The Car and Truck Fleet and Leasing Management Magazine

ARI Shifts Remarketing to a Total Internet Platform

September 2004, by Staff

Over the past three years, ARI has been shifting its remarketing process toward a total Internet platform. “We recognized that an Internet platform was essential to increase the exposure of every vehicle without increasing transportation costs or days to sell,” said Frank Grochal, vice president of used-vehicle sales for ARI, a national fleet management company headquartered in Mt. Laurel, N.J. “Increased exposure to more and better buyers is the key to maximizing the resale value of every vehicle and is particularly important when the market is weak.”

The process began when ARI decided to use Auto Auction Service Corporation’s Inventory Management System product. Using AutoIMS, ARI connected electronically with every auction to send consignments, floor vehicles, view auction notes, and receive conditions reports and digital pictures - all online, in real-time.

“With all of our vehicles in this environment, administrative processes improved, allowing ARI to sell vehicles faster,” said Bob Graham, ARI manager of used-vehicle sales. “It also allowed the company to offer every vehicle in both the physical auction lane and in every type of Internet/cyber sale regardless of auction type. Manheim’s Cyberlot, ADESA Open, Online Ringman, Live Lane, and Live Lot could all be used seamlessly from this platform.”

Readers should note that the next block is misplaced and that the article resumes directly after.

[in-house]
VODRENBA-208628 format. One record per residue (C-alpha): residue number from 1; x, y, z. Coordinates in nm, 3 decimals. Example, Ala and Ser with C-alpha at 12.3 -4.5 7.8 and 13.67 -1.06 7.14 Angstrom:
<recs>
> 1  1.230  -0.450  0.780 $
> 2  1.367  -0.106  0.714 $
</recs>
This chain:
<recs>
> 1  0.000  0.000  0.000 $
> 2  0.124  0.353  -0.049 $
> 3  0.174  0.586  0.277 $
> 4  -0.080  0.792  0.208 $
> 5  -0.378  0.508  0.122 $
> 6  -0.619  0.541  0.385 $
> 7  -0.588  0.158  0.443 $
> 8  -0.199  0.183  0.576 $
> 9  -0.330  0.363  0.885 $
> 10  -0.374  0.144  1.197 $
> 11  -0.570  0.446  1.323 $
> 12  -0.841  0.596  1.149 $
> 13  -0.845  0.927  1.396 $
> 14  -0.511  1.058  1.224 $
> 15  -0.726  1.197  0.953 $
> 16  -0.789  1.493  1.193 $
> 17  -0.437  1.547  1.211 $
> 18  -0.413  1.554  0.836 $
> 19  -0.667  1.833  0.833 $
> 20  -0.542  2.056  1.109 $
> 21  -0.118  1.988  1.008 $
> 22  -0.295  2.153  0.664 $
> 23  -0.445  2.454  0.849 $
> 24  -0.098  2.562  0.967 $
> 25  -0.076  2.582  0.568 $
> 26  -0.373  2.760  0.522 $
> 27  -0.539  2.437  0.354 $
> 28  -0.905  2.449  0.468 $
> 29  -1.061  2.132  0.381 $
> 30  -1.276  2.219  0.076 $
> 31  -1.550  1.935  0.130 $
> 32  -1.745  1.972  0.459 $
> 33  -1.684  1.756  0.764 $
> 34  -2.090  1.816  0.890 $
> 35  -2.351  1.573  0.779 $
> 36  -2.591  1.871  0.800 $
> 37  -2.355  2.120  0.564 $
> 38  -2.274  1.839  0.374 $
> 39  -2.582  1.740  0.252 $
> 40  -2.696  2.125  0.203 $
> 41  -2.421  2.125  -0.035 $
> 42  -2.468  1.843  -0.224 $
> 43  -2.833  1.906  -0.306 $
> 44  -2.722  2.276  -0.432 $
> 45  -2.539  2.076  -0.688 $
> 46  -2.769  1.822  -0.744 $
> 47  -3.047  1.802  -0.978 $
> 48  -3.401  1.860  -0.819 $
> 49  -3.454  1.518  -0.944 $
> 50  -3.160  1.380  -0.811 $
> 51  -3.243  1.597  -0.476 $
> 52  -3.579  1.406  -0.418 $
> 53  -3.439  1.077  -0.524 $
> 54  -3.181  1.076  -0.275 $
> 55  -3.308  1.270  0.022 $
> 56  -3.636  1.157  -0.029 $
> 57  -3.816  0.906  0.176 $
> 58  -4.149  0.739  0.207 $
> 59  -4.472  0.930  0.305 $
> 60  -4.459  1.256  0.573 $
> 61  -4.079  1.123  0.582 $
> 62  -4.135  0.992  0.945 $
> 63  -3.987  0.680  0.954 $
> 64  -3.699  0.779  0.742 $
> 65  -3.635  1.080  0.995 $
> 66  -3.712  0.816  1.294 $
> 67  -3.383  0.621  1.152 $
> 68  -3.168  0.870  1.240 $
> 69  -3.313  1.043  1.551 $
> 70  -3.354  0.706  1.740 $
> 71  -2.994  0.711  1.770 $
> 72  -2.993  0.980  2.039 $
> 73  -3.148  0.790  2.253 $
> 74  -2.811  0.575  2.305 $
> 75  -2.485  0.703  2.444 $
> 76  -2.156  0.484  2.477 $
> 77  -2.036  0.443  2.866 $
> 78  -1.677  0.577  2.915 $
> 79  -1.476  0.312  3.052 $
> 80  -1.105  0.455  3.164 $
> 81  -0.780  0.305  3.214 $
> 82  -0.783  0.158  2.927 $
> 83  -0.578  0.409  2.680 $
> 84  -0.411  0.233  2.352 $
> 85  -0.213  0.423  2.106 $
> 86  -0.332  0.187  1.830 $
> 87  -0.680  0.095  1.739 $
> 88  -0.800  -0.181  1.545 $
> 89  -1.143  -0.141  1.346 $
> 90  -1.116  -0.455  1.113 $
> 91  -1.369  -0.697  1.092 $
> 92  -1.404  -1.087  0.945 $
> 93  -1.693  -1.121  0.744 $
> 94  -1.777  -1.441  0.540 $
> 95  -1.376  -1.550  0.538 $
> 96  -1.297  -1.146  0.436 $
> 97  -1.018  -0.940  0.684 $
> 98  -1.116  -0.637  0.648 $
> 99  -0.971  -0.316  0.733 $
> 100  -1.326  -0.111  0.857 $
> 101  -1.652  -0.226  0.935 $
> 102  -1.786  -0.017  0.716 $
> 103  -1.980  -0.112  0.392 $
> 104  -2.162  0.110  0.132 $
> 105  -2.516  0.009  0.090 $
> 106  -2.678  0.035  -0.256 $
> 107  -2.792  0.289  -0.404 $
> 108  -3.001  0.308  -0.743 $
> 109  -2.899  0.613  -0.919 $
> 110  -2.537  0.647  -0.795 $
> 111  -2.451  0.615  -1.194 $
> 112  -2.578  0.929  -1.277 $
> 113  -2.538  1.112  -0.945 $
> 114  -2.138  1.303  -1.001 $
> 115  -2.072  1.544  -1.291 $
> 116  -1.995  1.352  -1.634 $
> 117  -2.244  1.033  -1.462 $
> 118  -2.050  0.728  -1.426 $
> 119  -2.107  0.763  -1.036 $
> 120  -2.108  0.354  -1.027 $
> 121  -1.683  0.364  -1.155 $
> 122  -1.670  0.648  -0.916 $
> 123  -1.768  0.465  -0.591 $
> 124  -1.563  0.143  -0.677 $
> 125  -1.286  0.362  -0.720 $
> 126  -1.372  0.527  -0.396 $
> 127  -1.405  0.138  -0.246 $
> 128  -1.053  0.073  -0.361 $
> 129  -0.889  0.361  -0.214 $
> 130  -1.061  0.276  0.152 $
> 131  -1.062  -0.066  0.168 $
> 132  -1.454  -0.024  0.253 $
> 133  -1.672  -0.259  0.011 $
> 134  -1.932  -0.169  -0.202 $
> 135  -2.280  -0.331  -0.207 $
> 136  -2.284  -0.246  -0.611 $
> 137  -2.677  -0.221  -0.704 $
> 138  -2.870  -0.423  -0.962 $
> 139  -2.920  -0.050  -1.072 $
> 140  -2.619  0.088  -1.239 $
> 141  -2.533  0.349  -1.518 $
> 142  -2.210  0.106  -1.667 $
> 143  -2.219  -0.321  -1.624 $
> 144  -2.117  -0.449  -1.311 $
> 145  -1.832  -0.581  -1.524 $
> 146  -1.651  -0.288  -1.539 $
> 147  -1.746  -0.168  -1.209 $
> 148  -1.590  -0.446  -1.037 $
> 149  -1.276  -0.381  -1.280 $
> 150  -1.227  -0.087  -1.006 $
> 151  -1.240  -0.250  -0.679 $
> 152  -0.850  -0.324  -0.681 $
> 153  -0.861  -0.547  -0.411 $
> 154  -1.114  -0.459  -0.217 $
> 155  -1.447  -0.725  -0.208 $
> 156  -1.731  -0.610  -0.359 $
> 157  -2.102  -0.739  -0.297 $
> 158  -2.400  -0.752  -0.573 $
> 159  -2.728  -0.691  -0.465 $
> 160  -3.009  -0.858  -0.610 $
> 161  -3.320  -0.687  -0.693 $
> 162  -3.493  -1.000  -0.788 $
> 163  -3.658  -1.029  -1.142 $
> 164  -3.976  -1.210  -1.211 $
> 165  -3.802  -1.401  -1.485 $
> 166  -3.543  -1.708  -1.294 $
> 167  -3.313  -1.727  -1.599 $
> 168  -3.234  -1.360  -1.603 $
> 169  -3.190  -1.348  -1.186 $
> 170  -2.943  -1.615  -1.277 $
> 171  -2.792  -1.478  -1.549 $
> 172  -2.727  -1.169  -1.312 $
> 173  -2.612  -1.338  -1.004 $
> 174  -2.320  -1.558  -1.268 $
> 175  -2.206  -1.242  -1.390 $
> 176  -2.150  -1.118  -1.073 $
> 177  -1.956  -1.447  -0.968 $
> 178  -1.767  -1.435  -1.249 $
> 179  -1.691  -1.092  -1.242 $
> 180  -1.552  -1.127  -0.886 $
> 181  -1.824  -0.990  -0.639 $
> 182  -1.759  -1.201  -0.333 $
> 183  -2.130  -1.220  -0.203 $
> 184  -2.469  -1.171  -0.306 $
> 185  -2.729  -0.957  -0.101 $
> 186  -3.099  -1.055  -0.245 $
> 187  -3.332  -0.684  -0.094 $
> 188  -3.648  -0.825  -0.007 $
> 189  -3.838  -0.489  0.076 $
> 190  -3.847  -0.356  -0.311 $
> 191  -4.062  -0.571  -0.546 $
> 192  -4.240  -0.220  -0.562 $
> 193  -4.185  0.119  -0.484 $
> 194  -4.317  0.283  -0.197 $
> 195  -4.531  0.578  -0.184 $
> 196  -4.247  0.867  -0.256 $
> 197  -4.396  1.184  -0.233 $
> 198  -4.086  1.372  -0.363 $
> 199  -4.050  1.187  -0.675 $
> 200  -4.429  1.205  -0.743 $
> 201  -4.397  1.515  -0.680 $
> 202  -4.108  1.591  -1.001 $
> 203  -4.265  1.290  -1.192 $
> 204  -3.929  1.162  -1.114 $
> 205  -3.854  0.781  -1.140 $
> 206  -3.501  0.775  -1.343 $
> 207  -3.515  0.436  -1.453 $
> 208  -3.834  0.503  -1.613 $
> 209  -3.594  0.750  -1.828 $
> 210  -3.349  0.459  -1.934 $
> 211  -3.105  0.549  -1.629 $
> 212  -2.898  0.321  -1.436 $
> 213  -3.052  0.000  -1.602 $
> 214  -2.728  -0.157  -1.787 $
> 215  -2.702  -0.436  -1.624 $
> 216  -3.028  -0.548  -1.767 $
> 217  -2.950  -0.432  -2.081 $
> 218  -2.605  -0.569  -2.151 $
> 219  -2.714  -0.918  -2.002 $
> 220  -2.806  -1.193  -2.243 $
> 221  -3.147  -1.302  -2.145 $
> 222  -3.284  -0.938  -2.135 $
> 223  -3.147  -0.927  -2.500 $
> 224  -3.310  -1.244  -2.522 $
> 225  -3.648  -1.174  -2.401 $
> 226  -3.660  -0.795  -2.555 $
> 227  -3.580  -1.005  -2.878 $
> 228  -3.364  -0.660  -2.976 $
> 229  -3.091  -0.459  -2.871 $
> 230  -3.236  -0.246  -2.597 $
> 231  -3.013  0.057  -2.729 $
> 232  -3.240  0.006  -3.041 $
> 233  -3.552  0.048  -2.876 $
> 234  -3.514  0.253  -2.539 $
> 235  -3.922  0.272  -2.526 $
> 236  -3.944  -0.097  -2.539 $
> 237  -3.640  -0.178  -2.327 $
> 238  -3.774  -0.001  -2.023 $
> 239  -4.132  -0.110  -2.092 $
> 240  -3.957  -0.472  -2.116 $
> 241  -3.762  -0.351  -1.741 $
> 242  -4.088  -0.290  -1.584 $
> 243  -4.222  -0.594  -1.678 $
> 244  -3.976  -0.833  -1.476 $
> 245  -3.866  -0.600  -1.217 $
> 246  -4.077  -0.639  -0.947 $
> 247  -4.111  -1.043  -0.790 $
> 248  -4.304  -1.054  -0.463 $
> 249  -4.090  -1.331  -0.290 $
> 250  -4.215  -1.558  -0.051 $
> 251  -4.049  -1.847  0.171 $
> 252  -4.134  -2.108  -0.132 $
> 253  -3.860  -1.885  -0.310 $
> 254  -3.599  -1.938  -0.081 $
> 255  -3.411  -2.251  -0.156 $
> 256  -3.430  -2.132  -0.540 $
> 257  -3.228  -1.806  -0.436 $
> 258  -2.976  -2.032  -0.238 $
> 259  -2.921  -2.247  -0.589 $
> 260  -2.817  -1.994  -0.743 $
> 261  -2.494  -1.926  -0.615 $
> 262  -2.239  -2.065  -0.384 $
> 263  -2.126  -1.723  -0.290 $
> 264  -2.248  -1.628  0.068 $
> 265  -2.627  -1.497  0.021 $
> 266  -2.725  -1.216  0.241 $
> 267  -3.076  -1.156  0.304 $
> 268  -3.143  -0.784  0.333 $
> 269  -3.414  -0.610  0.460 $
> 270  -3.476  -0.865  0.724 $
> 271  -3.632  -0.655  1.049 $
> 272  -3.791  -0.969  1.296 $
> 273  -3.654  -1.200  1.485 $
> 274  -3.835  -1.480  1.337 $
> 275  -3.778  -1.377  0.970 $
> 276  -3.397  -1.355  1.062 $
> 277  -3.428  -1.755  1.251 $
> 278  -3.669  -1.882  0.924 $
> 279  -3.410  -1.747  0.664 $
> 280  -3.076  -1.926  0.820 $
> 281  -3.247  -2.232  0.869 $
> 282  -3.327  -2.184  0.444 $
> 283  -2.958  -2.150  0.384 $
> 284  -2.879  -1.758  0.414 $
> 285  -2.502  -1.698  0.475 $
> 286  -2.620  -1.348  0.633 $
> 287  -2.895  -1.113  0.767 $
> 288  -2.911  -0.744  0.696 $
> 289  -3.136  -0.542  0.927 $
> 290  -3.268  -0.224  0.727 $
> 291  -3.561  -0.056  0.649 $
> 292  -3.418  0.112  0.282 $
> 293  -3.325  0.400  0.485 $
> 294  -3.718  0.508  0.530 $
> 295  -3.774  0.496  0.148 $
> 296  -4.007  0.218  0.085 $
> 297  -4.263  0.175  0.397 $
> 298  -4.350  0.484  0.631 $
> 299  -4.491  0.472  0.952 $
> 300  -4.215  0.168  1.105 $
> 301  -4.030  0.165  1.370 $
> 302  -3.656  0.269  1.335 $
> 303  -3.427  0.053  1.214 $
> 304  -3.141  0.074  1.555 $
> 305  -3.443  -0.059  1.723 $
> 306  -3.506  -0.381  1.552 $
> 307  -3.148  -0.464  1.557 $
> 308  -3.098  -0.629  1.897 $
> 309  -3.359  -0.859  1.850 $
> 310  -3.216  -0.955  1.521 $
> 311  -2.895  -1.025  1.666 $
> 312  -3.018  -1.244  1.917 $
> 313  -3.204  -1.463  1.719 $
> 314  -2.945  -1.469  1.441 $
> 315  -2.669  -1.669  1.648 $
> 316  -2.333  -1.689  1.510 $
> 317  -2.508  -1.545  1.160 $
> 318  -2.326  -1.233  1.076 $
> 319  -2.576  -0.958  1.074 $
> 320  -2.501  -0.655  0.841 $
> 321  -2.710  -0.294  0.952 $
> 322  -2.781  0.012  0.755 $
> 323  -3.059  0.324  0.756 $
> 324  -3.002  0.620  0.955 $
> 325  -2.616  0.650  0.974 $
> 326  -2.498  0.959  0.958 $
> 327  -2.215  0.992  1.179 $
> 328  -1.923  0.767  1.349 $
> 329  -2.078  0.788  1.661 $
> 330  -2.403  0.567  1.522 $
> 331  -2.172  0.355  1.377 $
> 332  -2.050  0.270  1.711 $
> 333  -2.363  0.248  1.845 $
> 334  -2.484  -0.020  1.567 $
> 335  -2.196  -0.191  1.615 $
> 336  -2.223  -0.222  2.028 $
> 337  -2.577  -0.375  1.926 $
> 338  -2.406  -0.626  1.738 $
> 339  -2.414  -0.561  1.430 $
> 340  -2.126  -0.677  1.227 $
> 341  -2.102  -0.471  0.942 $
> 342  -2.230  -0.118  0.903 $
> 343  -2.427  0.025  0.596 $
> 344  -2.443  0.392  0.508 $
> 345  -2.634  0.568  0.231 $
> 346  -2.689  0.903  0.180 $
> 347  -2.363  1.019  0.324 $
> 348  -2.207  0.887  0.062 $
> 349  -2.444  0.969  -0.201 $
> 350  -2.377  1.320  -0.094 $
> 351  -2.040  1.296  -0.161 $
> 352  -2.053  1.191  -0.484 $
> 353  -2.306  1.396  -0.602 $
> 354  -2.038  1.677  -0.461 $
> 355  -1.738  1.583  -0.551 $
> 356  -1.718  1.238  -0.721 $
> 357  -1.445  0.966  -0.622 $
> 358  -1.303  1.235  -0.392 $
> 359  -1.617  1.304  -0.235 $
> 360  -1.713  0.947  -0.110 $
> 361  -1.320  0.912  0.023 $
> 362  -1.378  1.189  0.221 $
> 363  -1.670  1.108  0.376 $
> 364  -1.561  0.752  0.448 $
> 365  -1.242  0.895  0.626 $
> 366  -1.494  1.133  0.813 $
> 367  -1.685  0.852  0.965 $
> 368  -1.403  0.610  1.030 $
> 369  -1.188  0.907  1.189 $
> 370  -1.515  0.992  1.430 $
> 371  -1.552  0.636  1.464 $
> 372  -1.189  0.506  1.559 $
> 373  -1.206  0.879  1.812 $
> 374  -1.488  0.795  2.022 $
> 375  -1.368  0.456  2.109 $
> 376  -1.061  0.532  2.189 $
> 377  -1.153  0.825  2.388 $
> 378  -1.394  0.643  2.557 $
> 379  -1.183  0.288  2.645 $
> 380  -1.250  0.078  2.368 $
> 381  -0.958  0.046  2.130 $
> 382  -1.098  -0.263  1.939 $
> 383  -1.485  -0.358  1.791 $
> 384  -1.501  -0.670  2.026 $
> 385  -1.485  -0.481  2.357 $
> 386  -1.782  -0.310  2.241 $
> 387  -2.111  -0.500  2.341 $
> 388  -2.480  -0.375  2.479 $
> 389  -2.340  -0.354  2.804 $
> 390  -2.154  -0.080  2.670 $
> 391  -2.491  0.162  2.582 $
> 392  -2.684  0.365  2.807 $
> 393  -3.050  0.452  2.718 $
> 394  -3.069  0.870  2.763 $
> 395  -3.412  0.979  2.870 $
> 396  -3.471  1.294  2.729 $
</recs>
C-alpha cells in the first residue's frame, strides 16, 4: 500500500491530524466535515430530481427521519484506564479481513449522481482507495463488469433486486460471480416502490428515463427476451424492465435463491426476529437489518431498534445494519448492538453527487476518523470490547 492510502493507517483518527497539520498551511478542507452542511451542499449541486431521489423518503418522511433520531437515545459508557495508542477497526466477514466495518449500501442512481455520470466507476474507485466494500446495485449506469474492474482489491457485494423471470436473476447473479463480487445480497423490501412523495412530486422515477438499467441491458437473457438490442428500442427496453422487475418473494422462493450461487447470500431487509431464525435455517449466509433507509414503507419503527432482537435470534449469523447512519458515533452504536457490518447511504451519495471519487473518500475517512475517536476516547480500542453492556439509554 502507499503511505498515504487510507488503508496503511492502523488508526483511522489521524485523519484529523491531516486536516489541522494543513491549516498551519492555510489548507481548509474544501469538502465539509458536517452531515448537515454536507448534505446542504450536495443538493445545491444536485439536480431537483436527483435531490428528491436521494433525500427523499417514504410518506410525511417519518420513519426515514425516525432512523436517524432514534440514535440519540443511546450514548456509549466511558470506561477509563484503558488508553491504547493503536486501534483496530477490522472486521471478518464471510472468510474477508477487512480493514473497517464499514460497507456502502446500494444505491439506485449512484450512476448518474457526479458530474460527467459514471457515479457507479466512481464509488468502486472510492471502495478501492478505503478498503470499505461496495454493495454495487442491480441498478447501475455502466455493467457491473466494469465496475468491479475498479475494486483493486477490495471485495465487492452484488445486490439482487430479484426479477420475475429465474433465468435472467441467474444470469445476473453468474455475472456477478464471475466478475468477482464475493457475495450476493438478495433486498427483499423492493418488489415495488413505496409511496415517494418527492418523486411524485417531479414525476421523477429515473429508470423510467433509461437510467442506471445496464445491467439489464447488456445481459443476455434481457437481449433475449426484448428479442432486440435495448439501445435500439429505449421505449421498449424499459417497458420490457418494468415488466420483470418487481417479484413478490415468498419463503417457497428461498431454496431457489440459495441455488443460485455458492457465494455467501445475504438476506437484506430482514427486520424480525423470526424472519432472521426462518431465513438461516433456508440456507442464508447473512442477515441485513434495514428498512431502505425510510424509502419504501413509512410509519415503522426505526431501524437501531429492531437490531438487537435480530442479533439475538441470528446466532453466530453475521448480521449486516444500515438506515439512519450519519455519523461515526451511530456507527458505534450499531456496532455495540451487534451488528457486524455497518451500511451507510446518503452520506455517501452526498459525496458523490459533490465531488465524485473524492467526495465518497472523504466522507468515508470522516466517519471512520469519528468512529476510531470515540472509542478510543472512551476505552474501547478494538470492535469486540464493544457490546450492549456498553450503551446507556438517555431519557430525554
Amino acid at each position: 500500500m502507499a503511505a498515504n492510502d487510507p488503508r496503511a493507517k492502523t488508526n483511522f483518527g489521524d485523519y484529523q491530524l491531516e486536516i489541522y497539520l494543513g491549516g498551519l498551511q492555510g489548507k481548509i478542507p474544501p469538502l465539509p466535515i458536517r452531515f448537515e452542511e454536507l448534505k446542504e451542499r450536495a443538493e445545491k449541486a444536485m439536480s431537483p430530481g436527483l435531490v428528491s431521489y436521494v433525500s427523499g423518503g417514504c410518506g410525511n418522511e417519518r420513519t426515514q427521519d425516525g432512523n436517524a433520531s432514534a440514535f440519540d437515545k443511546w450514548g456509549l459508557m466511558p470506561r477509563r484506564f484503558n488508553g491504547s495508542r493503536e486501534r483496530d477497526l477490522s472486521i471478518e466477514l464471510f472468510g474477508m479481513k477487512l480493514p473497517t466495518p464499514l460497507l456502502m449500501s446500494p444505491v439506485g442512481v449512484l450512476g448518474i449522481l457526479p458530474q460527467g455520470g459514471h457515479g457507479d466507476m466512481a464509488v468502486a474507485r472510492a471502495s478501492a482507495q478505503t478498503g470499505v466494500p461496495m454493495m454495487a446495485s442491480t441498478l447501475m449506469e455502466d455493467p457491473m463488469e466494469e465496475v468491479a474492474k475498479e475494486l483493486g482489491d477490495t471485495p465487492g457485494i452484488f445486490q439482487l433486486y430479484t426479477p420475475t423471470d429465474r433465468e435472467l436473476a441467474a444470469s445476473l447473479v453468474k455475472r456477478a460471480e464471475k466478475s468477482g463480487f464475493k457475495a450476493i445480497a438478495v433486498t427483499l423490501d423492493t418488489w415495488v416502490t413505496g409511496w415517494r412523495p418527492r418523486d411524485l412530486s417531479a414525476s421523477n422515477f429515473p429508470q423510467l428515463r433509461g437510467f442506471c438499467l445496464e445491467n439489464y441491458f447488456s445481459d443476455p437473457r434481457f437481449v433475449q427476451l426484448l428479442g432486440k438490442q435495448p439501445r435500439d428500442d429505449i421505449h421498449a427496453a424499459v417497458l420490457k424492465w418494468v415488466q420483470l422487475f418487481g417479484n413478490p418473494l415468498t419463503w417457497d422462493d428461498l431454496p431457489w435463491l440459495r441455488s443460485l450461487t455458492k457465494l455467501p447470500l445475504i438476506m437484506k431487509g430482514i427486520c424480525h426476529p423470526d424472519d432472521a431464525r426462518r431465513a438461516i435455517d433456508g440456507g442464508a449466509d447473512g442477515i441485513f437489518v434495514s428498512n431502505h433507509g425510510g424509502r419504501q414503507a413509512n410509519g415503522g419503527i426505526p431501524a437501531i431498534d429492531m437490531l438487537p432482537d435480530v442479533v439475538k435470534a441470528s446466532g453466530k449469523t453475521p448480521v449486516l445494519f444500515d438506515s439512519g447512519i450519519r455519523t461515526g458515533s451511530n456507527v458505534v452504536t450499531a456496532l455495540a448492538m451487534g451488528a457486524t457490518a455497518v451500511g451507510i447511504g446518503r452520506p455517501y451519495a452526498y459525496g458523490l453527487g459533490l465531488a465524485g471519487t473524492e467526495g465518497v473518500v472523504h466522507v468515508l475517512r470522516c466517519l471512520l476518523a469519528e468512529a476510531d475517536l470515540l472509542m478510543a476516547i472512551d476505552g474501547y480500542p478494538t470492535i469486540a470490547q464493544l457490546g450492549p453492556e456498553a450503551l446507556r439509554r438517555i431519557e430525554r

Independent Dealers Involved
ARI next turned its attention to independent dealers, primarily members of the National Association of Fleet Resale Dealers (NAFRD). The goal was for resale dealers to use an Internet platform. “ARI partnered with Onlane, which matched the AutoIMS functionality of processing online condition reports and digital pictures. Onlane also added its own Internet bidding product to the mix,” said Graham.

Before partnering with Onlane, independent dealers bought the cars directly from ARI in one-on-one negotiations. “That process meant that each vehicle was exposed to only one dealer. ARI now holds live Internet sales on the Onlane system twice a week, and every vehicle is exposed to every dealer,” said Graham. “However, ARI can still sell any vehicle directly to a dealer when appropriate.”

With every auction and dealer operating on an Internet platform, ARI was in a position to offer the company’s entire inventory to clients’ drivers and employees. ARI created a proprietary Web site,, at which clients’ employees can purchase vehicles online. These potential buyers view the same online condition reports, estimates, and digital photos that dealers use to buy vehicles.

ARIAutoDirect is a fixed price Web site, and potential employee buyers can see vehicles not only offered by their own company, but also any vehicle ARI offers for sale.

Developing a Retail Program
In keeping with its program of increasing exposure and maximizing resale values, ARI next began developing a retail consignment program.

“Taking advantage of the vehicle sales explosion on eBay and its consistent growth was the next logical step in ARI’s ongoing efforts to create a total remarketing Internet platform,” said Graham. “Tapping into the retail market would provide a significant ‘lift’ in results for ARI clients.” eEbay Motors dealers specialize in the “wholetail” market. “They retail vehicles to the public at prices at the low end of retail and just above the high end of wholesale, providing value for both the buyer and the seller,” added Grochal.